icy road

Winter Safety Tips and Your Car

Winter presents many unique hazards for drivers. Wind, sleet, ice and snow can make driving treacherous, with bridges and underpasses especially dangerous.

The following winter safety tips will help keep you and yours safe as you traverse the frosty highways and byways:

1. Beware of Exhaust Fumes

Never start your car and leave it running while parked in the garage, there is a risk that poisonous exhaust fumes can enter your home and prove deadly. If your car is parked outside and covered in snow, always ensure the exhaust pipe is uncovered before starting the car. A blocked exhaust pipe will cause noxious fumes to back up into the interior, posing another potentially deadly threat.

When starting a car covered in snow, ensure the exhaust pipe is clear to avoid carbon monoxide poisoning.2. Understand the Danger of Black Ice

Ice is not black, rather it’s transparent. The term “black ice” describes ice covering black road surfaces, typically invisible to the naked eye and presenting an extreme hazard to drivers. If you find yourself sliding on ice, don’t panic. Instead, remove your foot from the gas pedal and avoid braking. Steer your car in the direction you want to go. If you must use the brakes, the action you take next depends on whether your car is equipped with anti-lock brake systems (ABS). In ABS-equipped cars, firmly press the brake pedal without pumping. In all other vehicles, pump the brakes to avoid locking up. Check your owner’s manual to determine if your car has ABS brakes or not.

3. Winterize Your Vehicle

Vehicle owners should always follow the manufacturer’s maintenance schedule as outlined in the owner’s manual. For people who take mostly short trips, following the “severe duty” schedule is recommended. Regardless of the schedule, verify fluids are topped off. The radiator coolant must be clean and filled, with hoses and belts secured. Check that all exterior lights are working — headlights, parking lights, LED daytime running lights, tail lamps, fog lamps and turn signals. Tires should have sufficient tread; use winter tires as needed. And always make sure that the brakes are in top working order.

4. Include Seasonal Supplies With Your Emergency Kit

All vehicles should have an emergency kit, composed of a flashlight and spare batteries, reflective triangles and flares, duct tape, tools, a first-aid kit and water. For winter, add a small shovel along with sand or kitty litter. A set of warm clothing, including hats, gloves and boots, can also be useful in a pinch. A blanket, an adult poncho and lock deicer are welcome extras, as well. In addition, keep non-perishable food items such as crackers, cereal and high-energy snacks on hand.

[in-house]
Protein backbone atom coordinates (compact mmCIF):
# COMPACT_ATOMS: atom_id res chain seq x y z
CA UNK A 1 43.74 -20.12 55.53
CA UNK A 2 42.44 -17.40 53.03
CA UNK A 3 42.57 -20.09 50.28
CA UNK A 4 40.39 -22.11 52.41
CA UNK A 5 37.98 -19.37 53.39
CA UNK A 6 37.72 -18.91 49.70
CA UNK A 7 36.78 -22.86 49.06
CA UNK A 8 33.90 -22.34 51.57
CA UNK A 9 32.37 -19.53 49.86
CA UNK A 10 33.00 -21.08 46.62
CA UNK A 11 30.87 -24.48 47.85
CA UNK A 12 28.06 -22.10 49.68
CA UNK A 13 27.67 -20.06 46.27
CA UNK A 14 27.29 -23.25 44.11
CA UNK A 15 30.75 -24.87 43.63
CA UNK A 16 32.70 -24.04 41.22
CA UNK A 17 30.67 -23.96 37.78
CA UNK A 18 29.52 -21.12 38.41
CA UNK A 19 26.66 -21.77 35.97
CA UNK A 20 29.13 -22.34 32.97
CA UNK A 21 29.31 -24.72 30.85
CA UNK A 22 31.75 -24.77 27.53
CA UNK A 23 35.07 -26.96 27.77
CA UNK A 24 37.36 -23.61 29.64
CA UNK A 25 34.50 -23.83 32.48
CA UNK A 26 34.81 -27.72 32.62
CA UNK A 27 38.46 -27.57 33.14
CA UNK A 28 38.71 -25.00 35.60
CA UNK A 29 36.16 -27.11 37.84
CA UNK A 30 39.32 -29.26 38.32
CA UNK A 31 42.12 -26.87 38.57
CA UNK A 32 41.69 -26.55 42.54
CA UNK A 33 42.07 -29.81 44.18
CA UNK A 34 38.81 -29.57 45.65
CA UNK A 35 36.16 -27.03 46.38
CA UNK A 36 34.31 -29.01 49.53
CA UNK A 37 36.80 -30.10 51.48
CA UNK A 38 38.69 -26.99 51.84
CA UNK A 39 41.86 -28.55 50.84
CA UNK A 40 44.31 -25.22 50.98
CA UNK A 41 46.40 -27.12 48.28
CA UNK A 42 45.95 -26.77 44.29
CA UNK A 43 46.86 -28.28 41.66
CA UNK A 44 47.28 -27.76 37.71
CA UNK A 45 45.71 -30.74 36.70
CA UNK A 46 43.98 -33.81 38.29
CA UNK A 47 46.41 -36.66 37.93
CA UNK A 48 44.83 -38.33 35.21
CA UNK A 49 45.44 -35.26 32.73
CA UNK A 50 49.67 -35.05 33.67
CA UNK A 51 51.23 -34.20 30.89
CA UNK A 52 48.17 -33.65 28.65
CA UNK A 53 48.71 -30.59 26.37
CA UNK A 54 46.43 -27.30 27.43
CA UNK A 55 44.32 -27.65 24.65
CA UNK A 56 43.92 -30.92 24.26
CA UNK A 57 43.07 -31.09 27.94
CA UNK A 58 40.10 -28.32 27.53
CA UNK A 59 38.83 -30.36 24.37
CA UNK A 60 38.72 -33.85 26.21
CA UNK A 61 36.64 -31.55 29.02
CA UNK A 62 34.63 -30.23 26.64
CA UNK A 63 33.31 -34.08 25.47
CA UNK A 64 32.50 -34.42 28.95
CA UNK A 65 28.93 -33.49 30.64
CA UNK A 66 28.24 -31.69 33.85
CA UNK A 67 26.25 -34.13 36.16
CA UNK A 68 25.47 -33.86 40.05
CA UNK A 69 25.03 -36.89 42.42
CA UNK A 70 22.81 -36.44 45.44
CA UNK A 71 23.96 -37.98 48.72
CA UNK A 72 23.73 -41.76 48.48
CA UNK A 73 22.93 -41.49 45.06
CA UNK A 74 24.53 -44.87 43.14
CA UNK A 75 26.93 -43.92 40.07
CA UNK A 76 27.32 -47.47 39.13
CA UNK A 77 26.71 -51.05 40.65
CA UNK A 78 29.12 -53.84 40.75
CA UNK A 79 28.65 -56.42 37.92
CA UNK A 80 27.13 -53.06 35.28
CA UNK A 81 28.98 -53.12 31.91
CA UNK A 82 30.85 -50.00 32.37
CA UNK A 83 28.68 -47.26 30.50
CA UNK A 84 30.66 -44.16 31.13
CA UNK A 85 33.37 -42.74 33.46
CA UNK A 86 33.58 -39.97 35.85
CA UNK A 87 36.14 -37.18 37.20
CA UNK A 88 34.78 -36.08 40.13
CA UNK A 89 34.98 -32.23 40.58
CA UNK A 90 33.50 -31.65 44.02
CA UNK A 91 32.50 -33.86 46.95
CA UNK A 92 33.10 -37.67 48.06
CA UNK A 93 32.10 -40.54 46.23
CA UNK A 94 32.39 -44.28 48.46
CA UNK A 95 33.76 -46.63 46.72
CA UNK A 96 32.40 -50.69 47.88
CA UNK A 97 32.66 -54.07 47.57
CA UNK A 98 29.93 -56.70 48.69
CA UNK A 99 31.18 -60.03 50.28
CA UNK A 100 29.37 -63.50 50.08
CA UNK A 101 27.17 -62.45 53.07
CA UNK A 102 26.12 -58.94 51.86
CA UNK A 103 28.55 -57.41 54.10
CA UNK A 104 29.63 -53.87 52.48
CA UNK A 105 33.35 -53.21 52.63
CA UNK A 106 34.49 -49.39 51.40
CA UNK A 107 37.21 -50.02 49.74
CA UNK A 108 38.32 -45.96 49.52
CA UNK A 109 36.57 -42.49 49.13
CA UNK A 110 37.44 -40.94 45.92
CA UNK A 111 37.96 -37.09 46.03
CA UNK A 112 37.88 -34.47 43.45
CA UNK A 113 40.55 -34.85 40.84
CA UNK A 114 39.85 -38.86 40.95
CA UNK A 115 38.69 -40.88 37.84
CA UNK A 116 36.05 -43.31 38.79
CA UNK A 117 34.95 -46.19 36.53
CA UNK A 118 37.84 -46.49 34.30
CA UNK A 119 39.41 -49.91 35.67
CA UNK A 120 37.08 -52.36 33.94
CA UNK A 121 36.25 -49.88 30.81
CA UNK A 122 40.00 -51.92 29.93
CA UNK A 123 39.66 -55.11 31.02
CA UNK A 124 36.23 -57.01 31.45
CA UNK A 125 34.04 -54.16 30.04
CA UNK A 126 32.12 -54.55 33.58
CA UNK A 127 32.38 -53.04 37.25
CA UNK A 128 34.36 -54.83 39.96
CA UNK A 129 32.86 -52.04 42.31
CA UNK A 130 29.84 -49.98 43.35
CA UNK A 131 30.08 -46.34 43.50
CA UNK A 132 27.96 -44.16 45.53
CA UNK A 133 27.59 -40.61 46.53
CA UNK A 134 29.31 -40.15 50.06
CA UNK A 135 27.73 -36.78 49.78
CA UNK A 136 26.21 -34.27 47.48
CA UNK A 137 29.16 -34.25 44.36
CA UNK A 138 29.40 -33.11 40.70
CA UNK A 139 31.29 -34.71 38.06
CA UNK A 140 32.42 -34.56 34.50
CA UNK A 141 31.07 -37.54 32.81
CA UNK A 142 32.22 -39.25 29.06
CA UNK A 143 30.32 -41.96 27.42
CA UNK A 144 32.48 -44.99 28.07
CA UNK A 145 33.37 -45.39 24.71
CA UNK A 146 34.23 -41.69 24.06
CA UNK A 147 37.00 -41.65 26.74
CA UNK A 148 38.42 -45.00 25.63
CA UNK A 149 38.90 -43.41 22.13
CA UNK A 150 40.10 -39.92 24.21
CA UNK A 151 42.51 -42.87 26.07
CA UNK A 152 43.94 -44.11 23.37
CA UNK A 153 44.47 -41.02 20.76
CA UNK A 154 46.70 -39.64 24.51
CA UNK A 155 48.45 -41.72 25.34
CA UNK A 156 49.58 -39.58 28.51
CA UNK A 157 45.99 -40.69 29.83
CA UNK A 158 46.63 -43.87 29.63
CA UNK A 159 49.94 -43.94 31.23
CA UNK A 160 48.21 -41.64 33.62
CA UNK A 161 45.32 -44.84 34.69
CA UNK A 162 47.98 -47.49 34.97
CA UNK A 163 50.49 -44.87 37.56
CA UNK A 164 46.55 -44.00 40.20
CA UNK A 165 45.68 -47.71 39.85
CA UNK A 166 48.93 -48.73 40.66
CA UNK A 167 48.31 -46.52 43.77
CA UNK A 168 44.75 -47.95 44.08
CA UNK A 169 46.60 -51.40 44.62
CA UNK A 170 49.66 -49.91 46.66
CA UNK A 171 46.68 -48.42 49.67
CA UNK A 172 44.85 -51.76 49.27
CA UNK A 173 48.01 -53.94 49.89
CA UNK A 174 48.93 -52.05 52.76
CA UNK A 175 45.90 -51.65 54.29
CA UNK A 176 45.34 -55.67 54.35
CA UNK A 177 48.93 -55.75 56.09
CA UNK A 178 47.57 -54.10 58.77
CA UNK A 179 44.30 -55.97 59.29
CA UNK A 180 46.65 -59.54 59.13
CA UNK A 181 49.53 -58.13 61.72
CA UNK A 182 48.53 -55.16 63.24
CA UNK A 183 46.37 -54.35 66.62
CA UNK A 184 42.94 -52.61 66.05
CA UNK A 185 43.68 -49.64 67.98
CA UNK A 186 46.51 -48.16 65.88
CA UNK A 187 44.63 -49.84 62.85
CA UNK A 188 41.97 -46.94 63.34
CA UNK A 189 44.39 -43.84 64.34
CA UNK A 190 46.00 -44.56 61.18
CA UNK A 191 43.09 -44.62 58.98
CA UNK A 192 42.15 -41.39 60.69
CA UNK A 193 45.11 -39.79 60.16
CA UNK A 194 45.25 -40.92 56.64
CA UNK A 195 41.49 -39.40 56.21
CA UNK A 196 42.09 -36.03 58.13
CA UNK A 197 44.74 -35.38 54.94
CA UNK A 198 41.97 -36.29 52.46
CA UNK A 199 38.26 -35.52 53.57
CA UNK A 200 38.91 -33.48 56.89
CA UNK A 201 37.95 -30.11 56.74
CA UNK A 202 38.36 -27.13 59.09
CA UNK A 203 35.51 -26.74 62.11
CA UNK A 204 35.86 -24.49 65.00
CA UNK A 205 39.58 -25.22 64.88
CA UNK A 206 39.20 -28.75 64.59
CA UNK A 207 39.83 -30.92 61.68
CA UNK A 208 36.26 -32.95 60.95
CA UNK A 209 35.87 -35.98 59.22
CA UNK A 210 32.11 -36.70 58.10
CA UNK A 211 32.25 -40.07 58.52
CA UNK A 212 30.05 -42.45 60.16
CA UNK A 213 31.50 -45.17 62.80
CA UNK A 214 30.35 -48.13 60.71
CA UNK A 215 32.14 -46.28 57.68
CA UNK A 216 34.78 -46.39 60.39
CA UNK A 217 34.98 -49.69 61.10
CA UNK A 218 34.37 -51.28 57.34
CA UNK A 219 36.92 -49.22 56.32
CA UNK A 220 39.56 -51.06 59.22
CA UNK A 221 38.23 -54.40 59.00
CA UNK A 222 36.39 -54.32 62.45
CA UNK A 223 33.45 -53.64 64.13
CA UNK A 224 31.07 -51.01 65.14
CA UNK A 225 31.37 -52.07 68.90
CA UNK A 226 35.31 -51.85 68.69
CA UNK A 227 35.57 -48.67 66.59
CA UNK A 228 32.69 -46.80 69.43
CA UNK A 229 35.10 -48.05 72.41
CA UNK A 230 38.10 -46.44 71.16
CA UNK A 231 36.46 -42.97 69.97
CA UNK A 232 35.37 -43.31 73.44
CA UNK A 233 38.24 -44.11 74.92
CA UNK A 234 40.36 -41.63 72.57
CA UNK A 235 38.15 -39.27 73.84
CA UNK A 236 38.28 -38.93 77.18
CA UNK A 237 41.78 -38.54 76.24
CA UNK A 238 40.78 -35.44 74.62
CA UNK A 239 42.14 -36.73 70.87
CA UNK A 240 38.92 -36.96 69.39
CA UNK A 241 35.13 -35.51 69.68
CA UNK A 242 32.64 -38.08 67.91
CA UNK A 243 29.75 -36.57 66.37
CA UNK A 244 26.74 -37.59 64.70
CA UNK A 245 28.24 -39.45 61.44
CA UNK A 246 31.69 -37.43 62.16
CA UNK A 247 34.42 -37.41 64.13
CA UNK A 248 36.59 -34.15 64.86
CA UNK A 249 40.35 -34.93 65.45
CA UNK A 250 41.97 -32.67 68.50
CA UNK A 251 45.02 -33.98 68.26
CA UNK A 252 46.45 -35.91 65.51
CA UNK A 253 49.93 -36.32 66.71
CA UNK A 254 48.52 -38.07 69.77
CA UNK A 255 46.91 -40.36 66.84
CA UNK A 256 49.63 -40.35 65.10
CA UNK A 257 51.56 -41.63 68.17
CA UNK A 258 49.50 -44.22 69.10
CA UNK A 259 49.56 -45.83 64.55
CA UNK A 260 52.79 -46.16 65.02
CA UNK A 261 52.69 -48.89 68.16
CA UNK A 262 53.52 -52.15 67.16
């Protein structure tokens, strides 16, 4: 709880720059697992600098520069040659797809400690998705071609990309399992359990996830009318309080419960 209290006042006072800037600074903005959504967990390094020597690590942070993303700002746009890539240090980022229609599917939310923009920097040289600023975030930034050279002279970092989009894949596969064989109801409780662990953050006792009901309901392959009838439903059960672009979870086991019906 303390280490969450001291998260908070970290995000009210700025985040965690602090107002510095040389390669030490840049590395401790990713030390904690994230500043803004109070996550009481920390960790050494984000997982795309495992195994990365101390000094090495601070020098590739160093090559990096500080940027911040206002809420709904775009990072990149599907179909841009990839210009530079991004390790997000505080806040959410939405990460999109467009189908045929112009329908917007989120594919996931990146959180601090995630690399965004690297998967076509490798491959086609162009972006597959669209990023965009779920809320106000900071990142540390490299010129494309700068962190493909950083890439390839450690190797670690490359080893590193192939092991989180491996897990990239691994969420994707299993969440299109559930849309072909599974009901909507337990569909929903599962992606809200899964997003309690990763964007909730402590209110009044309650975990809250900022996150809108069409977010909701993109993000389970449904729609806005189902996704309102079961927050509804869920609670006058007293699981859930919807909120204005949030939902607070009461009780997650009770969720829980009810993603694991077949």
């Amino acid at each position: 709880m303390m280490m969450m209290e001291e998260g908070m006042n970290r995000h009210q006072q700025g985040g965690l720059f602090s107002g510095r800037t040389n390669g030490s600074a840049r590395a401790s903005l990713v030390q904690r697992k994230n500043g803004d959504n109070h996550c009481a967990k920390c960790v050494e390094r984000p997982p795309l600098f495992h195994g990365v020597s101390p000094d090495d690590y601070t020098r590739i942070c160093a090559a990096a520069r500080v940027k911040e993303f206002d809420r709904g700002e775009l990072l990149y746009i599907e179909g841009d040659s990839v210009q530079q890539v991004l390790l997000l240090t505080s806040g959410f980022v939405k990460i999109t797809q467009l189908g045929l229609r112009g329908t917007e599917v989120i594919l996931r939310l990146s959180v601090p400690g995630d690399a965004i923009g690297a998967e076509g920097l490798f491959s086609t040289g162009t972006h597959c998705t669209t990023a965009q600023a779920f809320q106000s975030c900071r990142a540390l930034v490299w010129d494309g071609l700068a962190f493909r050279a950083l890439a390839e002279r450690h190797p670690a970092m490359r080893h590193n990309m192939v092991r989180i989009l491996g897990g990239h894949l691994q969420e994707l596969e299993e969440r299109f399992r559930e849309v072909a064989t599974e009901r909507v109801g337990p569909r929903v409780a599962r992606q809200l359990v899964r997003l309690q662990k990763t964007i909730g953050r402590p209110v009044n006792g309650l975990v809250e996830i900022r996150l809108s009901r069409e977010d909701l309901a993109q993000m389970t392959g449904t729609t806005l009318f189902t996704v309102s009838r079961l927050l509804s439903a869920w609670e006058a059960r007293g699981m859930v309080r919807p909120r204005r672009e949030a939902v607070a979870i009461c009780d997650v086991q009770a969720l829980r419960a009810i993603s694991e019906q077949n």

5. Stranded in Snow

If you get stuck in the snow, attempt to free yourself by first turning off the traction control and gently spinning the wheels to grip pavement. Use sand or kitty litter to provide traction or remove your front floor car mats and place them behind the rear tires to enhance grip. If you’re still stuck, remain with your car until help arrives. Tie a bright colored cloth to the antenna, signaling your distress. Keep the exhaust pipe clear and run your car for no more than 10 minutes each hour, leaving a downwind window open slightly for ventilation.

No matter the conditions, you should build-in extra time to reach your destination and take to the road with a full tank of fuel. If possible, avoid driving until after the roads have been cleared and treated.

Check out all the heating & cooling parts available on NAPA Online or trust one of our 17,000 NAPA AutoCare locations for routine maintenance and repairs. For more information on winter safety tips, chat with a knowledgeable expert at your local NAPA AUTO PARTS store.

Photo courtesy of MorgueFile

about author

Matthew C. Keegan

Matt Keegan has maintained his love for cars ever since his father taught him kicking tires can be one way to uncover a problem with a vehicle’s suspension system. He since moved on to learn a few things about coefficient of drag, G-forces, toe-heel shifting, and how to work the crazy infotainment system in some random weekly driver. Matt is a member of the Washington Automotive Press Association and is a contributor to various print and online media sources.

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